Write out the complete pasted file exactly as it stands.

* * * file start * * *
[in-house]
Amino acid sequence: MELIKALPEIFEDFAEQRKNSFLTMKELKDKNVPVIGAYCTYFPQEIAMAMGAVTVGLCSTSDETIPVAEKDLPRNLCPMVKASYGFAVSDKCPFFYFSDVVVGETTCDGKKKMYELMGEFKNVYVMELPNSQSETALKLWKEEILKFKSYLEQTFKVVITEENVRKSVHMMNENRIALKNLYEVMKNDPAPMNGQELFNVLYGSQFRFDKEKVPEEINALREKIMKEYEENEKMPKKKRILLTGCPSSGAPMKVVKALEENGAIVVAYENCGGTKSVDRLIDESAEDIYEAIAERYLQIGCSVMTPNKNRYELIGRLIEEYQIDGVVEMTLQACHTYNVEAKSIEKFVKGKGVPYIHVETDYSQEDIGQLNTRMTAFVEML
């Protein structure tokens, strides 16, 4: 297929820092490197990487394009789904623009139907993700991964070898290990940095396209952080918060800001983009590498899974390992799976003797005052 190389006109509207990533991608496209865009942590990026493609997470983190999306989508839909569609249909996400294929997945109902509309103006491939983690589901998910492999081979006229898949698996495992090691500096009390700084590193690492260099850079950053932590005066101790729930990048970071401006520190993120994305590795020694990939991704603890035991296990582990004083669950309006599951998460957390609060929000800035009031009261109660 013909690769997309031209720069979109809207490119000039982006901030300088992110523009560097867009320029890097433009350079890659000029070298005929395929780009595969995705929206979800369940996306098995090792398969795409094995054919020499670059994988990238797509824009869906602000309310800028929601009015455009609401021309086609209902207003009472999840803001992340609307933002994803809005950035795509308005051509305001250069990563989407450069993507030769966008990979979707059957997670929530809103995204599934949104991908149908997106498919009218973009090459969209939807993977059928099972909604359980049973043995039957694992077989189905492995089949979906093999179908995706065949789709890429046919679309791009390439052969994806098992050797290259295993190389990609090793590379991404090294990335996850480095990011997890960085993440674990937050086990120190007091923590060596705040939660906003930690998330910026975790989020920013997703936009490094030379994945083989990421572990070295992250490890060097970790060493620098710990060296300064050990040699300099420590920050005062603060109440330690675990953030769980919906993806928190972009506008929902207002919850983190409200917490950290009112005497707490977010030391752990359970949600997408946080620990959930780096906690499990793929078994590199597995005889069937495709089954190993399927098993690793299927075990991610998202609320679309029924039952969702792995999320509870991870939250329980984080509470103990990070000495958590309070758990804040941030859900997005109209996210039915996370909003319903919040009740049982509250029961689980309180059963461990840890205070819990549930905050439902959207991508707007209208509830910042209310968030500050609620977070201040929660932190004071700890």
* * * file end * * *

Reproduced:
[in-house]
Amino acid sequence: MELIKALPEIFEDFAEQRKNSFLTMKELKDKNVPVIGAYCTYFPQEIAMAMGAVTVGLCSTSDETIPVAEKDLPRNLCPMVKASYGFAVSDKCPFFYFSDVVVGETTCDGKKKMYELMGEFKNVYVMELPNSQSETALKLWKEEILKFKSYLEQTFKVVITEENVRKSVHMMNENRIALKNLYEVMKNDPAPMNGQELFNVLYGSQFRFDKEKVPEEINALREKIMKEYEENEKMPKKKRILLTGCPSSGAPMKVVKALEENGAIVVAYENCGGTKSVDRLIDESAEDIYEAIAERYLQIGCSVMTPNKNRYELIGRLIEEYQIDGVVEMTLQACHTYNVEAKSIEKFVKGKGVPYIHVETDYSQEDIGQLNTRMTAFVEML
């Protein structure tokens, strides 16, 4: 297929820092490197990487394009789904623009139907993700991964070898290990940095396209952080918060800001983009590498899974390992799976003797005052 190389006109509207990533991608496209865009942590990026493609997470983190999306989508839909569609249909996400294929997945109902509309103006491939983690589901998910492999081979006229898949698996495992090691500096009390700084590193690492260099850079950053932590005066101790729930990048970071401006520190993120994305590795020694990939991704603890035991296990582990004083669950309006599951998460957390609060929000800035009031009261109660 013909690769997309031209720069979109809207490119000039982006901030300088992110523009560097867009320029890097433009350079890659000029070298005929395929780009595969995705929206979800369940996306098995090792398969795409094995054919020499670059994988990238797509824009869906602000309310800028929601009015455009609401021309086609209902207003009472999840803001992340609307933002994803809005950035795509308005051509305001250069990563989407450069993507030769966008990979979707059957997670929530809103995204599934949104991908149908997106498919009218973009090459969209939807993977059928099972909604359980049973043995039957694992077989189905492995089949979906093999179908995706065949789709890429046919679309791009390439052969994806098992050797290259295993190389990609090793590379991404090294990335996850480095990011997890960085993440674990937050086990120190007091923590060596705040939660906003930690998330910026975790989020920013997703936009490094030379994945083989990421572990070295992250490890060097970790060493620098710990060296300064050990040699300099420590920050005062603060109440330690675990953030769980919906993806928190972009506008929902207002919850983190409200917490950290009112005497707490977010030391752990359970949600997408946080620990959930780096906690499990793929078994590199597995005889069937495709089954190993399927098993690793299927075990991610998202609320679309029924039952969702792995999320509870991870939250329980984080509470103990990070000495958590309070758990804040941030859900997005109209996210039915996370909003319903919040009740049982509250029961689980309180059963461990840890205070819990549930905050439902959207991508707007209208509830910042209310968030500050609620977070201040929660932190004071700890």